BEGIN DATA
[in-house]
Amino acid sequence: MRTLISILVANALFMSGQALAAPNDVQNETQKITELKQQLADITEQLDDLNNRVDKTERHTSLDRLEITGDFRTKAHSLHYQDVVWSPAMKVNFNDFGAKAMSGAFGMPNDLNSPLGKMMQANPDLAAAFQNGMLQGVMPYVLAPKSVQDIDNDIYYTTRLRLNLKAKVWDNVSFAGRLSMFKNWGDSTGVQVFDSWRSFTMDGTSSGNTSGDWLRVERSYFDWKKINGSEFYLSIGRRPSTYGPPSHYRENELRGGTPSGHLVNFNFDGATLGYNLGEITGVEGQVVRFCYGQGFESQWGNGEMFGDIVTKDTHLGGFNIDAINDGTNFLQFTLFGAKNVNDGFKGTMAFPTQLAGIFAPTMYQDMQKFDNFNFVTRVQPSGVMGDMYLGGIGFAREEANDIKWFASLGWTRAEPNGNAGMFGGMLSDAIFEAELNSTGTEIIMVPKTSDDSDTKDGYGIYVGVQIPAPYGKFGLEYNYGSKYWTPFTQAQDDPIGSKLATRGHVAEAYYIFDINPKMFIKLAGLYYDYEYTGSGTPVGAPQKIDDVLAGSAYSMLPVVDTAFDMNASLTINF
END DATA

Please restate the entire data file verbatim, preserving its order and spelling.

[in-house]
Amino acid sequence: MRTLISILVANALFMSGQALAAPNDVQNETQKITELKQQLADITEQLDDLNNRVDKTERHTSLDRLEITGDFRTKAHSLHYQDVVWSPAMKVNFNDFGAKAMSGAFGMPNDLNSPLGKMMQANPDLAAAFQNGMLQGVMPYVLAPKSVQDIDNDIYYTTRLRLNLKAKVWDNVSFAGRLSMFKNWGDSTGVQVFDSWRSFTMDGTSSGNTSGDWLRVERSYFDWKKINGSEFYLSIGRRPSTYGPPSHYRENELRGGTPSGHLVNFNFDGATLGYNLGEITGVEGQVVRFCYGQGFESQWGNGEMFGDIVTKDTHLGGFNIDAINDGTNFLQFTLFGAKNVNDGFKGTMAFPTQLAGIFAPTMYQDMQKFDNFNFVTRVQPSGVMGDMYLGGIGFAREEANDIKWFASLGWTRAEPNGNAGMFGGMLSDAIFEAELNSTGTEIIMVPKTSDDSDTKDGYGIYVGVQIPAPYGKFGLEYNYGSKYWTPFTQAQDDPIGSKLATRGHVAEAYYIFDINPKMFIKLAGLYYDYEYTGSGTPVGAPQKIDDVLAGSAYSMLPVVDTAFDMNASLTINF